Higher living standards and healthier lifestyles are driving an increase in life expectancy in many countries. In the developed world, people aged over 65 now make up the fastest growing segment of society. And with an older population comes a higher risk of chronic diseases, leading to increased demand for healthcare services.
With healthcare budgets in many developed countries already stretched, new technologies that make healthcare provision more efficient could offer significant growth opportunities for investors.
Demographics driving high demand for healthcare
In 1950, the global average lifespan was just 47 years. By 2020, that will have risen to 73 years and by 2030 it is estimated by the United Nations that people around the world can expect to live (on average) to the age of 83. And the fastest growing age group in the world is now those aged over 65, who will account for 14.1% of the global population by 2040, compared with 9.3% in 2020. In the UK, over 65s will account for almost a quarter of the population by 2040, while in Japan the figure will be more than 35%.
And with increasing age, comes increasing healthcare complications. Conditions such as arthritis, heart disease, cancer, diabetes and chronic obstructive pulmonary disease (COPD) become more common as people grow older. Diabetes, for example, is expected to account for 25.5 million deaths around the world in 2020, according to research by the Marshall Protocol Knowledge Base. This compares to around 14.5 million deaths in 1990.
Cost pressure driving the call for change
Developed countries spend on average between 10% and 12% of GDP on healthcare. This ranges from the 9.8% in the UK to 12.2% in Switzerland. The US is an outlier within this list and currently spends 17% of GDP. This is set to rise to 25%. And with an ageing population there is increasing pressure on healthcare budgets. Government spending is stretched in many countries as areas such as education, welfare and pensions compete for funding.
A significant share of healthcare spending in many developed countries is at best ineffective and at worst, wasteful. For example, many patients receive unnecessary or low-value care that makes no difference to their health outcomes. Many health systems are poor at using generic drugs, while some provide care in expensive places such as hospitals, rather than in more cost-effective settings. This creates a significant need for healthcare providers to bolster efficiency and cut down on waste.
Technology is providing the means to bolster efficiency
The way that technology is transforming the provision of healthcare can be seen in the treatment of diabetes. The number of people living with this chronic disease around the world is set to reach 642 million by 2040. This compares to 415 million in 2015. Wearable glucose monitors, which continuously measure a patient’s sugar levels throughout the day and night, help to reduce the need for finger-prick blood tests. The device makes it easier for sufferers to self-manage their condition, cutting demand on hospitals and surgeries.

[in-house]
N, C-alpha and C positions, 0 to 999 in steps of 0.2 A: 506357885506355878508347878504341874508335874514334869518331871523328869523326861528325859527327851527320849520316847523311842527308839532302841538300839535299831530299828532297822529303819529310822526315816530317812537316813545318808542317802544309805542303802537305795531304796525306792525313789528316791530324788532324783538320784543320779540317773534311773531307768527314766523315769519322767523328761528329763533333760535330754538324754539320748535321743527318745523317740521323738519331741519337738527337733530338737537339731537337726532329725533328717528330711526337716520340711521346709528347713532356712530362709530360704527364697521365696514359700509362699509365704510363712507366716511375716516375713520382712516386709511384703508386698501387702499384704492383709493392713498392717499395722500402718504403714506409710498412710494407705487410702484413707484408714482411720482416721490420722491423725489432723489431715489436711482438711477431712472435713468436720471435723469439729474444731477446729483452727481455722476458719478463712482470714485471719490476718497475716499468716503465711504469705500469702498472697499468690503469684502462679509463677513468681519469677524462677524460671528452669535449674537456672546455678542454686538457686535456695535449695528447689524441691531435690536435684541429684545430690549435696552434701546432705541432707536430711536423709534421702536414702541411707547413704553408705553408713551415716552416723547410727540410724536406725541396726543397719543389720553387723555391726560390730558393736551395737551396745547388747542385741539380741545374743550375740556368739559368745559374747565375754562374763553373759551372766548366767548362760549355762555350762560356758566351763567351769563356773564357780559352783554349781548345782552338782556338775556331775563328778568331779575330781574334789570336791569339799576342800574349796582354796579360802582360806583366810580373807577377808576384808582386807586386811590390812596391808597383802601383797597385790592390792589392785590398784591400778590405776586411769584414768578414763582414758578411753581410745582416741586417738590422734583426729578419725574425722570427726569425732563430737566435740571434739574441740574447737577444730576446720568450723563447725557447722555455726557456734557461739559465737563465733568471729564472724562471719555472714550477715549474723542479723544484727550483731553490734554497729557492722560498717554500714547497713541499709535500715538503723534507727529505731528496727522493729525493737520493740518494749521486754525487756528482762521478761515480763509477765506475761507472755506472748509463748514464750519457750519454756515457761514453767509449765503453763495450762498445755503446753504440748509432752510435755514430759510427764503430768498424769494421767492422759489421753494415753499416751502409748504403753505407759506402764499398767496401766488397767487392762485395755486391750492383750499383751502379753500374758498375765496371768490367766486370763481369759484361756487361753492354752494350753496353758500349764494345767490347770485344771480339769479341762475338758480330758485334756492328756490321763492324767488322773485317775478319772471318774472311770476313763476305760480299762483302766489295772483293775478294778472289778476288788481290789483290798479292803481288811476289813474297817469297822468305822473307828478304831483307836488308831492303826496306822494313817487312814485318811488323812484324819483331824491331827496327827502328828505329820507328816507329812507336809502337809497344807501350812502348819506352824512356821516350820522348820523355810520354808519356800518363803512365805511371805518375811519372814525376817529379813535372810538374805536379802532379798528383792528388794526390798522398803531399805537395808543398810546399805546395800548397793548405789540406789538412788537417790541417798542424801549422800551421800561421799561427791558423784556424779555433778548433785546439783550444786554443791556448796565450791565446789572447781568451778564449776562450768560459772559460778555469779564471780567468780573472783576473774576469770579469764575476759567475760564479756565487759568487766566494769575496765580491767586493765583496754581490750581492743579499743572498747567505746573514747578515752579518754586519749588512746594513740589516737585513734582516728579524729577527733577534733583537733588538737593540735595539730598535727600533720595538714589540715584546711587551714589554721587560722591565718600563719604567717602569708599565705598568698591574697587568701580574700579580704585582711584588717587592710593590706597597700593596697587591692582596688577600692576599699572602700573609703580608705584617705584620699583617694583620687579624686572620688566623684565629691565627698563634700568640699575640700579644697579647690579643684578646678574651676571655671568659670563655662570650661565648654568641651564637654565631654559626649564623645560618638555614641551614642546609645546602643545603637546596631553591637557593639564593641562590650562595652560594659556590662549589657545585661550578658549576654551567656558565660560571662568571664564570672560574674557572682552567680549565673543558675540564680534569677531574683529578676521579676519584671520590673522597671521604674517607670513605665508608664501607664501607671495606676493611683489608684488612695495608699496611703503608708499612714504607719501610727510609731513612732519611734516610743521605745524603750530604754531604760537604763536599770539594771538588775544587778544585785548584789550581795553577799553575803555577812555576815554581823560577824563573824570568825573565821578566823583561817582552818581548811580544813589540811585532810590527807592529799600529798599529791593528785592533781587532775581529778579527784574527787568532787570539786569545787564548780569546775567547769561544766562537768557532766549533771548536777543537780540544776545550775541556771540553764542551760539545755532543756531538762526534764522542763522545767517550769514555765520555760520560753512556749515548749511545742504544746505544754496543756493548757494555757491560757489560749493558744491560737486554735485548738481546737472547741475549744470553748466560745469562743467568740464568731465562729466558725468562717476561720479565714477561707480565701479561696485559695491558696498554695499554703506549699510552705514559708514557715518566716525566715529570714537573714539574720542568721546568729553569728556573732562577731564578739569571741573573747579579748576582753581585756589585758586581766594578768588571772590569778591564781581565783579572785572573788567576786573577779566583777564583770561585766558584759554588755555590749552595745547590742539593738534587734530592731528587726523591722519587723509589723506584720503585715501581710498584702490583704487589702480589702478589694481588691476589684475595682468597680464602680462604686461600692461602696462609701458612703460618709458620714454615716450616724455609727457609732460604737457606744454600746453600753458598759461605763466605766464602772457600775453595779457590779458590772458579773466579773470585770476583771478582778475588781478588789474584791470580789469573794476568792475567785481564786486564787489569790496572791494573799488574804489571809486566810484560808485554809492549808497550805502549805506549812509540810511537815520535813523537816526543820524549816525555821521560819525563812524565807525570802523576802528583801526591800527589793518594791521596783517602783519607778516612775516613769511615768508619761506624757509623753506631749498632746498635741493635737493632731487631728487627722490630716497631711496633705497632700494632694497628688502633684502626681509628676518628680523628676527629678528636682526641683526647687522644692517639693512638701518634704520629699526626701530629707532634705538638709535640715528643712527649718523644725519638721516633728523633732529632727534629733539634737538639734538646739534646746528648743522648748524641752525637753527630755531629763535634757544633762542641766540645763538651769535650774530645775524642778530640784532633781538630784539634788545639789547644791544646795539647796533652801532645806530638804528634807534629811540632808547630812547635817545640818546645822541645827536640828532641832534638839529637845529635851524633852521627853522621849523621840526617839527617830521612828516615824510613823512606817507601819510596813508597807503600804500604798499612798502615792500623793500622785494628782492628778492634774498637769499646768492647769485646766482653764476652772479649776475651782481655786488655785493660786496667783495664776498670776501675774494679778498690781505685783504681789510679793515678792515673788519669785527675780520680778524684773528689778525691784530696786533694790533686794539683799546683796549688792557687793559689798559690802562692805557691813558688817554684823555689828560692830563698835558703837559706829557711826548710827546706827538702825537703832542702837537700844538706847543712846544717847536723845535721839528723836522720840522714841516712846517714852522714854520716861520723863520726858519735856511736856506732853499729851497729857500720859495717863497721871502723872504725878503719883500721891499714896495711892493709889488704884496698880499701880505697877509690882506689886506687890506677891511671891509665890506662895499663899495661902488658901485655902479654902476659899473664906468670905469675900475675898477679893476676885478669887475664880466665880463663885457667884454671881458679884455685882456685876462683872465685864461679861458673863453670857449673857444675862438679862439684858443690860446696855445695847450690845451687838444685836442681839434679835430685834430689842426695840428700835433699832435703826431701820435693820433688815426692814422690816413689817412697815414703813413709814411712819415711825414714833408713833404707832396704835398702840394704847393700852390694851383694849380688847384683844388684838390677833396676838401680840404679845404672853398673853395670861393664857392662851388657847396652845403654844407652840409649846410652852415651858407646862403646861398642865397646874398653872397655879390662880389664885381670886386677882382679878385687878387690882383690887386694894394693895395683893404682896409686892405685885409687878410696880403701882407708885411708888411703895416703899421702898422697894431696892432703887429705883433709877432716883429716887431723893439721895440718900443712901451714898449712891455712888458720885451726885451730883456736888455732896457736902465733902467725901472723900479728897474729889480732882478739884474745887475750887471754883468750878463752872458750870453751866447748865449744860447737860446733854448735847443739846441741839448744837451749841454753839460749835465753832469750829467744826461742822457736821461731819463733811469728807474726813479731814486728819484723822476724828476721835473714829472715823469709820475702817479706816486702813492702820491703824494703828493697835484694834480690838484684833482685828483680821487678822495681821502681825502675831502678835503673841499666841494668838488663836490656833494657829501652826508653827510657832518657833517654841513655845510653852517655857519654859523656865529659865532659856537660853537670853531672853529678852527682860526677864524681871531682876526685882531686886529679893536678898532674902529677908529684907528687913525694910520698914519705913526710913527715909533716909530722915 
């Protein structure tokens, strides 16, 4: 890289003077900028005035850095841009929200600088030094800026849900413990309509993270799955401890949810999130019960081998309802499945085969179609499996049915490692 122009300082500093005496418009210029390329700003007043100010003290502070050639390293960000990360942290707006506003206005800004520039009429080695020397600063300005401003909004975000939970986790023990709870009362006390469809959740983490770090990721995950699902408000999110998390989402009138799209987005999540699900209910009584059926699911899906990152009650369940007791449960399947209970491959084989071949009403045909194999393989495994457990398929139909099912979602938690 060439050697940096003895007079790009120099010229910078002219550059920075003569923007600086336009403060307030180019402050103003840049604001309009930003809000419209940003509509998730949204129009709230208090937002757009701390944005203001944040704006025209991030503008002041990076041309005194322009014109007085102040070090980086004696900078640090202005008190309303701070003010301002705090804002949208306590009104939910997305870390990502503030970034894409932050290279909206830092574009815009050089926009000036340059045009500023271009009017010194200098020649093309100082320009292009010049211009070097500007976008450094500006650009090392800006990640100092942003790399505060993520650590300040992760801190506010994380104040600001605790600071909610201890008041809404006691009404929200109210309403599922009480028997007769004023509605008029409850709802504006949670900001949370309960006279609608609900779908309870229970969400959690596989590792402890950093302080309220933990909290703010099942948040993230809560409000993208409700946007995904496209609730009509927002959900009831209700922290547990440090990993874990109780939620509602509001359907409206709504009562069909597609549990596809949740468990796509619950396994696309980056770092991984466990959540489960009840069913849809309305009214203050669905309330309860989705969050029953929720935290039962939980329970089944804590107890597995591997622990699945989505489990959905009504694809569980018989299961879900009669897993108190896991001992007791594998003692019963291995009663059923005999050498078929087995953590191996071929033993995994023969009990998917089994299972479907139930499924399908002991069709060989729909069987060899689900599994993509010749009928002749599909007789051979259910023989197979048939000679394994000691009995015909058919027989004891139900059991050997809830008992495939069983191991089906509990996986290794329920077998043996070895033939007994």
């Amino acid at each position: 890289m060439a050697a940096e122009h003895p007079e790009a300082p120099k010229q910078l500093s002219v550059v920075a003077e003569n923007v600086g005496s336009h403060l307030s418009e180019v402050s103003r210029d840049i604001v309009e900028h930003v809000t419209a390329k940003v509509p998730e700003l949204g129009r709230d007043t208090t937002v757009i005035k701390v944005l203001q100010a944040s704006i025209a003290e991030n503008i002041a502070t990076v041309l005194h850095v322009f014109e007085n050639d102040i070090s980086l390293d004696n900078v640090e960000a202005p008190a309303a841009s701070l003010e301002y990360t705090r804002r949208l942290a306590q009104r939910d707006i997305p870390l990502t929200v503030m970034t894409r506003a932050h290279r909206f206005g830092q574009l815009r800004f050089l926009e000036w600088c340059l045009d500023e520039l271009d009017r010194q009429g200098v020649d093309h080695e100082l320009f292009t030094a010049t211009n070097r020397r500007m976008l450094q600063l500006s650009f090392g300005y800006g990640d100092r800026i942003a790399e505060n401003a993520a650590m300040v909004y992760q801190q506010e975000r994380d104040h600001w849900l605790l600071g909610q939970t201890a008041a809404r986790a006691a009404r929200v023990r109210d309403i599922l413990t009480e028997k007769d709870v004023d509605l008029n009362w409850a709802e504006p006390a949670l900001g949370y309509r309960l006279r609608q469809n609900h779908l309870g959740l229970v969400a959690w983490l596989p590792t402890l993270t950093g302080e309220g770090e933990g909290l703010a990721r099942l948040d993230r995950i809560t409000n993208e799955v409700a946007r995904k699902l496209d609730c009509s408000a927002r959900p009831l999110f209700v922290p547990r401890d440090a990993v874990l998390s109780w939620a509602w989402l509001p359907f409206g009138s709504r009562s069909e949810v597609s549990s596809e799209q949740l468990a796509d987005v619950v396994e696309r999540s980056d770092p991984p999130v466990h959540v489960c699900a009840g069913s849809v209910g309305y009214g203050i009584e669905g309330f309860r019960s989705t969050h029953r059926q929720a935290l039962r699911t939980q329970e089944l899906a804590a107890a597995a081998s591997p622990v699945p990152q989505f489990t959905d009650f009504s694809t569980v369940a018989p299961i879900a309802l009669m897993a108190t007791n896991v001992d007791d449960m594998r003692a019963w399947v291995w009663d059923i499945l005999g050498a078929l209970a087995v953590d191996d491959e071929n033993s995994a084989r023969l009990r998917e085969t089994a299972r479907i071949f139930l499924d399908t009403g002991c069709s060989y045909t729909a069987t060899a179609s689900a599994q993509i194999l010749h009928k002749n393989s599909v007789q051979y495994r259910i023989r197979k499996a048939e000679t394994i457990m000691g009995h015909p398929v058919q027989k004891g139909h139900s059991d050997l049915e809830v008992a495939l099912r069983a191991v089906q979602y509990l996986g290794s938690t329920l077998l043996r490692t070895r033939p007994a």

More effective use of technology is helping to reduce waste, cut down on mistakes and bolster healthcare efficiencies. Smartphone technology is being used to monitor the health of patients, with some apps offering rewards when a patient achieves a certain activity or health goal, for example walking a certain number of steps in a day. Appointments with doctors and therapists are also increasingly being made available via video apps on phone and laptops.
Innovation is opening up new investment opportunities
With the development of new healthcare technologies rapidly accelerating, companies at the forefront of innovation could offer attractive opportunities for long-term investors. The value of pharmaceutical and biotech investments grew by 232% between 2010 and 2018 to $28.3 billion (from $8.5 billion), according to research by McKinsey. In the same period, the value of health tech and digital health investments grew by 186% to $30.8 billion (from $10.8 billion).
Moreover, research by BofA Merrill Lynch has predicted that some areas of healthcare could see their market sizes expand by compound annual growth rates (CAGR) of more than 50% in the period between 2018 and 2025. For example, the market size for big data (the better use of data to improve patient outcomes) and artificial intelligence in healthcare is forecast to grow by a CAGR of 50.1% to $36.1 billion (from $2.1 billion).
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